Tag: location based technology

Geolocation beacons let JFK share actual wait times

Location based technology is now being used to be able to display the length of time major lines will take.

One of the world’s largest airports – the busiest one in New York – is now using geolocation beacons to be able to provide people with the actual wait times that they will face when they enter into a major lineup.

This new system will be powered by BlipTrack beacons from BLIP Systems, which is based in Denmark.

This geolocation technology beacon installation was put into place by Lockheed Martin. This system has been implemented with the intention of making it easier for passengers to make through Terminal 4 at JFK Airport. Thirteen new screens have been installed in order to display estimated processing times. These large-size screens are prominently displayed and have been installed at the checkpoints for TSA Security and Customers and Border Protection. There is also an indoor taxi lineup display.

The geolocation beacons make it possible for continual updates to be presented to travelers.

Geolocation - JFK AirportAccording to the JFKAT vice president, Daryl Jameson, “It continuously updates”. JFKIAT is the company behind the operation of Terminal 4. So far, people are responding well to having the information available to them, as they know how long they will have to wait in the lines, and aren’t left wondering. As lineups aren’t an activity that most people enjoy, this “signage helps to manage expectations.”

The beacons work by conducting anonymous tracking of the mobile devices of passengers as they make their way through the airport. This way, while the individuals aren’t identified, the length of time that they spend in certain processing locations can be determined. The BlipTrack solution detects devices running on WiFi or Bluetooth and that are in “discoverable” mode, such as in tablets and smartphones.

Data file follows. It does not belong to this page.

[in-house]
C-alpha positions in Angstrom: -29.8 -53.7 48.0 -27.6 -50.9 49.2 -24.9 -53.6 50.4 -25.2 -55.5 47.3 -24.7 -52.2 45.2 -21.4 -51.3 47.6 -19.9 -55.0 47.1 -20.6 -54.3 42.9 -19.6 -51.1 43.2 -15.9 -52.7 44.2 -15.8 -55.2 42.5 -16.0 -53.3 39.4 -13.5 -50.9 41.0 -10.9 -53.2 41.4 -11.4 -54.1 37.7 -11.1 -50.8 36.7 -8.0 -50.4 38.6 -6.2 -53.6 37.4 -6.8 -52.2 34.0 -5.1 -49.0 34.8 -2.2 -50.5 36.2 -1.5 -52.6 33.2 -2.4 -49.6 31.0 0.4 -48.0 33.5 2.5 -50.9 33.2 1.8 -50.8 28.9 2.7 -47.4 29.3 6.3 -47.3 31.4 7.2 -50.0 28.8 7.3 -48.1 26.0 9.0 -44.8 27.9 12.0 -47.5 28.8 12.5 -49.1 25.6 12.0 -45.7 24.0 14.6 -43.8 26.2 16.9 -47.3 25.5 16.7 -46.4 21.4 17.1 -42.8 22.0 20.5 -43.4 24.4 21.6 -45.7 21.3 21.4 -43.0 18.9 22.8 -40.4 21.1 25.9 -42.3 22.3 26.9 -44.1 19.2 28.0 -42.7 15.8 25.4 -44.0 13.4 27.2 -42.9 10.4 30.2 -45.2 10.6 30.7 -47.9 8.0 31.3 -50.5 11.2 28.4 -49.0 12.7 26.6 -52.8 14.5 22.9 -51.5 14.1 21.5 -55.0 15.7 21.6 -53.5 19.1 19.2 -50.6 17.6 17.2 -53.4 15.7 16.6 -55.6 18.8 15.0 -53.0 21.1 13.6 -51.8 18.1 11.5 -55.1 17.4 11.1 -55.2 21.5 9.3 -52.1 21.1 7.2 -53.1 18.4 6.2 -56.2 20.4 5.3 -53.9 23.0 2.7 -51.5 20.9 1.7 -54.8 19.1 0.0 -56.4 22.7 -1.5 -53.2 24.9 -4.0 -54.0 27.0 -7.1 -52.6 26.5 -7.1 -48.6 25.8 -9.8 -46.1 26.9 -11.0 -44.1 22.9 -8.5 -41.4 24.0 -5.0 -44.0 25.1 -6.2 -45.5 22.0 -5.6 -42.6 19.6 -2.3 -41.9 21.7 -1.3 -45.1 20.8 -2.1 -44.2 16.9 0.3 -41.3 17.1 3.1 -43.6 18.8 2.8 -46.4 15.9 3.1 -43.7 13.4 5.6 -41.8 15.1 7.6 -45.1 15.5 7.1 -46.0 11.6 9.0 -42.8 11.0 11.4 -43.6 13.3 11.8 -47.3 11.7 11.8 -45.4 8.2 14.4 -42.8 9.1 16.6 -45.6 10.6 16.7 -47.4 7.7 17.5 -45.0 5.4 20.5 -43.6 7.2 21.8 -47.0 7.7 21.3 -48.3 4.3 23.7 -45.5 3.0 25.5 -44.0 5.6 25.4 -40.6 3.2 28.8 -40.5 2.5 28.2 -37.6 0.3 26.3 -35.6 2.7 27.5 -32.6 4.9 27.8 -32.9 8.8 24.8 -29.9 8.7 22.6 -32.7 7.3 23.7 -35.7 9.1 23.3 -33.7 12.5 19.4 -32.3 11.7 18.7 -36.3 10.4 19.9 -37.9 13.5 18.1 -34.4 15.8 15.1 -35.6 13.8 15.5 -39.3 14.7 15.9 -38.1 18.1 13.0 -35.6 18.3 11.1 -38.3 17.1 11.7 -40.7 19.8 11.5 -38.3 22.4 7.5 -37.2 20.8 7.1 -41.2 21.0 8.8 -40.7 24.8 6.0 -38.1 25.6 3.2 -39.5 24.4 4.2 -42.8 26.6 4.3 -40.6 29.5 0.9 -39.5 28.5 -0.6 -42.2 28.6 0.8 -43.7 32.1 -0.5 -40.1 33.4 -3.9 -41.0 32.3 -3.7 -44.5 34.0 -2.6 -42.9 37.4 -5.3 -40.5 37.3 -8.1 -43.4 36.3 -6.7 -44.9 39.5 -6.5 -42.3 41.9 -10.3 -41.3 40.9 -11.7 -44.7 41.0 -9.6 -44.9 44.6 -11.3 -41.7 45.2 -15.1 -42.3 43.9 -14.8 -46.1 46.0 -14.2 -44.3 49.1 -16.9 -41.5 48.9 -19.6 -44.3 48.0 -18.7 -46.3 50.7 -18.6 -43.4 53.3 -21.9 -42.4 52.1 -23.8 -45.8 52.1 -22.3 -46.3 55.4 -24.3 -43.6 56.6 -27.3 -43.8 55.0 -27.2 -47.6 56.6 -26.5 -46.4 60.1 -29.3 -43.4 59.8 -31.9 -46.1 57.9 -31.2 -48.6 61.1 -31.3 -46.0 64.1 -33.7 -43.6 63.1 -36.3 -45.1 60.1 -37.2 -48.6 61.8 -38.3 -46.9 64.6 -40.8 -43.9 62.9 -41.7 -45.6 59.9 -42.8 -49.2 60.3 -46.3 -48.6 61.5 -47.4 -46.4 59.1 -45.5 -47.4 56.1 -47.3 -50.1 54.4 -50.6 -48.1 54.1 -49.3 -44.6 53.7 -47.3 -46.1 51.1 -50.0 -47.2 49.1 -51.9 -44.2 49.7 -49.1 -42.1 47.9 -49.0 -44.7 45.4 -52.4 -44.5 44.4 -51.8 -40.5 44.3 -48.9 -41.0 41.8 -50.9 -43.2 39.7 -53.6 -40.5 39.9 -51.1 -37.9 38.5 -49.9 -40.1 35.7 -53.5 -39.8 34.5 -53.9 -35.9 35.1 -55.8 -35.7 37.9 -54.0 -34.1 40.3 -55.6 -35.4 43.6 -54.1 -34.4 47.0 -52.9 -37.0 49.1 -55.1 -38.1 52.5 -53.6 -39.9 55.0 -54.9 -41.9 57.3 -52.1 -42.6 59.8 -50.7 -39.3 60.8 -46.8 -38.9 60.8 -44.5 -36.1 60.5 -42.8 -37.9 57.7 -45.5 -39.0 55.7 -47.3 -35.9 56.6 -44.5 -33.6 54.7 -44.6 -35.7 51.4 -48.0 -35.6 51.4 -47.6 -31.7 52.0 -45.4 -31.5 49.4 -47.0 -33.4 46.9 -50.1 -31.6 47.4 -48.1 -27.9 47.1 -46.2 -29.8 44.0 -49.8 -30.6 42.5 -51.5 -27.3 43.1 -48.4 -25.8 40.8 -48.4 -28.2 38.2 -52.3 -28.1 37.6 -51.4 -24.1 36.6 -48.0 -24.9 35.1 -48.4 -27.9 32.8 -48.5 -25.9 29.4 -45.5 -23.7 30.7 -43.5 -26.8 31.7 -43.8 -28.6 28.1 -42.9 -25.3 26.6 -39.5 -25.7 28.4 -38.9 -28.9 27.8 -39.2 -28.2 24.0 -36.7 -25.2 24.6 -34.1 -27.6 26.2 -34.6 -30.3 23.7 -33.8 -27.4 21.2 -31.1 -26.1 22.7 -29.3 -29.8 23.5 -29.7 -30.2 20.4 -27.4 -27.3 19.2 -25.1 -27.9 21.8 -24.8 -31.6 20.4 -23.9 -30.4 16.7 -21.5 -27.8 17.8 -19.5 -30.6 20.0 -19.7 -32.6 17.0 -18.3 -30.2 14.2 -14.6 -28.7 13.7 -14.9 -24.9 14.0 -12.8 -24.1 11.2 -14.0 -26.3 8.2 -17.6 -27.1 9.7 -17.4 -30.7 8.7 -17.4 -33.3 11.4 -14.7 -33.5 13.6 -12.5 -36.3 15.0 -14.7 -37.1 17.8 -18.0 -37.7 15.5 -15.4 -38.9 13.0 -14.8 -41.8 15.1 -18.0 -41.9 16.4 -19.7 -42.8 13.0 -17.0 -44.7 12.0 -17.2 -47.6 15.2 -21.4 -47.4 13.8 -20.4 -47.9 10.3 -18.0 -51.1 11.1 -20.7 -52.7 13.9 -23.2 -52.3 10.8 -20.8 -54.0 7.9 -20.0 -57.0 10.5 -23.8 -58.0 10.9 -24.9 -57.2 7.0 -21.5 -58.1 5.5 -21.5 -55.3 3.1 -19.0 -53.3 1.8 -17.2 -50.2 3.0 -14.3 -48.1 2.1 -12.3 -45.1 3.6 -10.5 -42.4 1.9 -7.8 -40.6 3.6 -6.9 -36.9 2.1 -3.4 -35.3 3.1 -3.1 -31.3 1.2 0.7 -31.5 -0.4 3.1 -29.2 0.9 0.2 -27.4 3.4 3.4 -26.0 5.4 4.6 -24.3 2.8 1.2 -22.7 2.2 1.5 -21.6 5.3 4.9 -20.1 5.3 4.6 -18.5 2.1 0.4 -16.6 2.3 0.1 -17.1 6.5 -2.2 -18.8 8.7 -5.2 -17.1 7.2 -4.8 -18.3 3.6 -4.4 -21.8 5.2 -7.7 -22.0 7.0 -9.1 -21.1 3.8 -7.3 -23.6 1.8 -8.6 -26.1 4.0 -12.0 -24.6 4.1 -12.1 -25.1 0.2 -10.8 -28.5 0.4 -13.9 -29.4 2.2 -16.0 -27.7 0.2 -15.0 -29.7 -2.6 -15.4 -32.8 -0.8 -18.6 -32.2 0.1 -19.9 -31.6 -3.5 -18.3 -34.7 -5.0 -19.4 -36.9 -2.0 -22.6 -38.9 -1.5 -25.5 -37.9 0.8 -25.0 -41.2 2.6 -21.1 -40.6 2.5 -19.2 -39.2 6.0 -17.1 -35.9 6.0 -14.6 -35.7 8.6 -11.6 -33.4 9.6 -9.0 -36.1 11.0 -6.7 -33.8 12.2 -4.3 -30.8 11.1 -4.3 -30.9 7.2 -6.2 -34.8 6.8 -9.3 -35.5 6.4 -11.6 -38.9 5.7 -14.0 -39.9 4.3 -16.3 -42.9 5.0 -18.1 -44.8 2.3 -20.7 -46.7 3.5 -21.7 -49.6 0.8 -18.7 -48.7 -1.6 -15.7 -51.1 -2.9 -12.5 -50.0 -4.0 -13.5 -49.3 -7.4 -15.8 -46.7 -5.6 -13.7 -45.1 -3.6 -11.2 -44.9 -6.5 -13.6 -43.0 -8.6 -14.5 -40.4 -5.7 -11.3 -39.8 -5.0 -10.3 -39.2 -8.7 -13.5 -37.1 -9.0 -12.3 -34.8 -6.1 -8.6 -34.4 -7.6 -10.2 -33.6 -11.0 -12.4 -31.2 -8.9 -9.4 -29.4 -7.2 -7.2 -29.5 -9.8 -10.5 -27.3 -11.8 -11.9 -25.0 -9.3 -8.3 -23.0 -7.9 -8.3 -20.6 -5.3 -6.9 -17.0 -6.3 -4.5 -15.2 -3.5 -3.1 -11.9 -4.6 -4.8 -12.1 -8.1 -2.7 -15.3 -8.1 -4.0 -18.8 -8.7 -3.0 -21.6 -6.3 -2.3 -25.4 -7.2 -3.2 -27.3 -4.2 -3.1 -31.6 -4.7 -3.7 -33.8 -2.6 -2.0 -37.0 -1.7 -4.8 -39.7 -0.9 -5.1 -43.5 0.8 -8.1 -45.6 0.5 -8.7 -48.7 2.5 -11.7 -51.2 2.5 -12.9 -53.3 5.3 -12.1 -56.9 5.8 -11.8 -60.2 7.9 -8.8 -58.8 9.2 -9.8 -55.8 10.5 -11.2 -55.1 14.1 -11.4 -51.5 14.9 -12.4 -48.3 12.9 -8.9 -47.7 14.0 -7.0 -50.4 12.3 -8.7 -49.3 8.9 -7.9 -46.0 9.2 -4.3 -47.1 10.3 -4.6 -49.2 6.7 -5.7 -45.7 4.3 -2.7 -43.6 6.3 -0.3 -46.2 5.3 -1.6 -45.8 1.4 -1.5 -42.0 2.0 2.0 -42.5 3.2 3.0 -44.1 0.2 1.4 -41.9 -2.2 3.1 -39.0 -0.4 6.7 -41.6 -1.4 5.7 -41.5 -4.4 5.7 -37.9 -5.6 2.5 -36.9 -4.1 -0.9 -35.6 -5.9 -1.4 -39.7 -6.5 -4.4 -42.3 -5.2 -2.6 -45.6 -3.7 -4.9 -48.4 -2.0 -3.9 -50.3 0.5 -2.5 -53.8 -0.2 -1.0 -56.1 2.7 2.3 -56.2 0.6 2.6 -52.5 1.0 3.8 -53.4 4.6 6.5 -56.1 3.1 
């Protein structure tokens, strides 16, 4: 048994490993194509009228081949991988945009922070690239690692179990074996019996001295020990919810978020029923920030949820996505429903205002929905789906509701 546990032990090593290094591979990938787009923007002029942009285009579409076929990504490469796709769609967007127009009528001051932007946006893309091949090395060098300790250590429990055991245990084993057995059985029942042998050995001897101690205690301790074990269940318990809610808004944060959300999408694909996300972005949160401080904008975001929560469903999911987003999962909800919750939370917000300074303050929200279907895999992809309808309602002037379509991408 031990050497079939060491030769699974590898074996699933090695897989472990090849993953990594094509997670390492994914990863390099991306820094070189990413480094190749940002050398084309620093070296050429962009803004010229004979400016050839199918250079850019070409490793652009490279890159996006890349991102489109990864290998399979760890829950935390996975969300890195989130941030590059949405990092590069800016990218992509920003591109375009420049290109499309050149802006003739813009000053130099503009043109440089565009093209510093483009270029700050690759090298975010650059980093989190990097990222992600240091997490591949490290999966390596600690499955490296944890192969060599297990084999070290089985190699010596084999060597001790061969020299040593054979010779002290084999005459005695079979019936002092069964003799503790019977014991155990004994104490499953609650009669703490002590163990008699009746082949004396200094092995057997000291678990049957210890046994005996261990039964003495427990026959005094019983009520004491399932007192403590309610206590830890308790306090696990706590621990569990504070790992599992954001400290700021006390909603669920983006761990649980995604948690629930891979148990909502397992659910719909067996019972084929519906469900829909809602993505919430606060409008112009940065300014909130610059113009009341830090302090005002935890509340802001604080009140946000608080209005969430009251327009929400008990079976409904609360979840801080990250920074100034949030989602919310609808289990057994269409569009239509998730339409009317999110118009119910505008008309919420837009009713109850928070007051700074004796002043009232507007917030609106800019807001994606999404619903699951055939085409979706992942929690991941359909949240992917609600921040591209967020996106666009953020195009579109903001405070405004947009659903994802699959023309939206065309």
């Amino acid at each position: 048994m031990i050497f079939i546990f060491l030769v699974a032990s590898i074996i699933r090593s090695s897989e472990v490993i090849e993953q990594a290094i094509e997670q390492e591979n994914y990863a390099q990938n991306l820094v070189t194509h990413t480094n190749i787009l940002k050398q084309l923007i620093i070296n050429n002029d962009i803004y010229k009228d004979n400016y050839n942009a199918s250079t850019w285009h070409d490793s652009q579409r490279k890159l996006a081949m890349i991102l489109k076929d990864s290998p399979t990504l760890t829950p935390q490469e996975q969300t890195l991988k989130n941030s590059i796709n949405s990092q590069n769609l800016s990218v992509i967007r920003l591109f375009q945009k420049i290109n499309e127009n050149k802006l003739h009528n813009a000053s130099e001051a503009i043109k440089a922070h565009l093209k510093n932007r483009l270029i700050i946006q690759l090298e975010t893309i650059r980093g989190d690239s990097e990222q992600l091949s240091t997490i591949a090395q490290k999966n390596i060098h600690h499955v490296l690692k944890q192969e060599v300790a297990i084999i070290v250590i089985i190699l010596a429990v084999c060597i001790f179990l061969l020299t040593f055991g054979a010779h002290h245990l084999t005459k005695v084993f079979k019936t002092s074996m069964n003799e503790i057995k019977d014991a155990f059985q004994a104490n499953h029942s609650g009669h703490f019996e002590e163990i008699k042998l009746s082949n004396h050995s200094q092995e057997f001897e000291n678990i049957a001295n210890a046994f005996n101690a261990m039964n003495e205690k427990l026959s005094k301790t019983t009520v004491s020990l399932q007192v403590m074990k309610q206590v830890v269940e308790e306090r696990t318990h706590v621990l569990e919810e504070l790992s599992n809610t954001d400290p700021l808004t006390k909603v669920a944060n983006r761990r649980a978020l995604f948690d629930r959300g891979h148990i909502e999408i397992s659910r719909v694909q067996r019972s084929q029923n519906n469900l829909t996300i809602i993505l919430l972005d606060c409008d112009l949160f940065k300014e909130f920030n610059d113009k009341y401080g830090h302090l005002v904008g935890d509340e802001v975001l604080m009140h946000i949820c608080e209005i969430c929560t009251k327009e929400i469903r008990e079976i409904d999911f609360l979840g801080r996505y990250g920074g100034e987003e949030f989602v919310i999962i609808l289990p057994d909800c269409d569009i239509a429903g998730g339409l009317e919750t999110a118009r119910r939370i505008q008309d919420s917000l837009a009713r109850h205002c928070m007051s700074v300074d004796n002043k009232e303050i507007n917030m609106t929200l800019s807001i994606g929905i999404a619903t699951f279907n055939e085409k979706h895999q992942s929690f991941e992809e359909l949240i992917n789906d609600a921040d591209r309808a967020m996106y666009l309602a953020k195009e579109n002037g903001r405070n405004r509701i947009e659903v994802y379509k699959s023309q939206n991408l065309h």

Once one of these devices makes its way past one of the geolocation beacons, the beacon records the mobile device’s non-personal unique ID (it’s MAC address), which is then encrypted and time stamped. When that device is identified once again at other beacon locations, patterns among travelers can be established so that wait and travel times can be measured.

National geolocation program to launch through Australian government

This new strategy is a part of a broader effort to greatly reduce the cost associated with data collection.

The federal government of Australia has now announced its intentions to roll out a new national geolocation technology based data framework, beginning in February 2016, which will be a large component of a new strategy to reduce the price tag associated with data collection in the country.

They have determined that duplicate data collection has become an expensive process.

The geolocation program is being called the Foundation Spatial Data Framework (FSDF), and this database will provide a free record of each Australian property in a format that has been standardized. This data will be available to end users for free, regardless of whether they are government or industry. This announcement follows one that had previously been made with regards to the massive amount of spending that the government was doing in order to collect data.

The Department of Communications’ announcement laid the foundation for the launch of this geolocation project.

Australia geolocation location based spacial data collectionAccording to the department’s announcement through Helen Owens, its assistant secretary of data policy, who spoke to a parliamentary committee, the amount currently spent every year on the collection of geospatial data is estimated to be about $200 million.

The reason that the figure is as high as it is, is that there are many duplications across the existing efforts that are in place for data collection. These duplications run across the efforts that are made by the territory, state, and federal governments, meaning that in essence, taxpayers are paying for the same data to be collected in multiple ways, said Owens.

Owens also pointed out that the $200 million spent on data collection does not include defense agencies, and if that total had been factored in, it would be notably higher. She explained that “If we started with a green sheet, and you had $200 million per year to spend on geospatial data, would you do it this way? And the answer is no.”

Now, the hope is that the geolocation based program will streamline the multiple efforts so that they are conducted only once in any given area, as opposed to duplicating themselves in a very expensive way.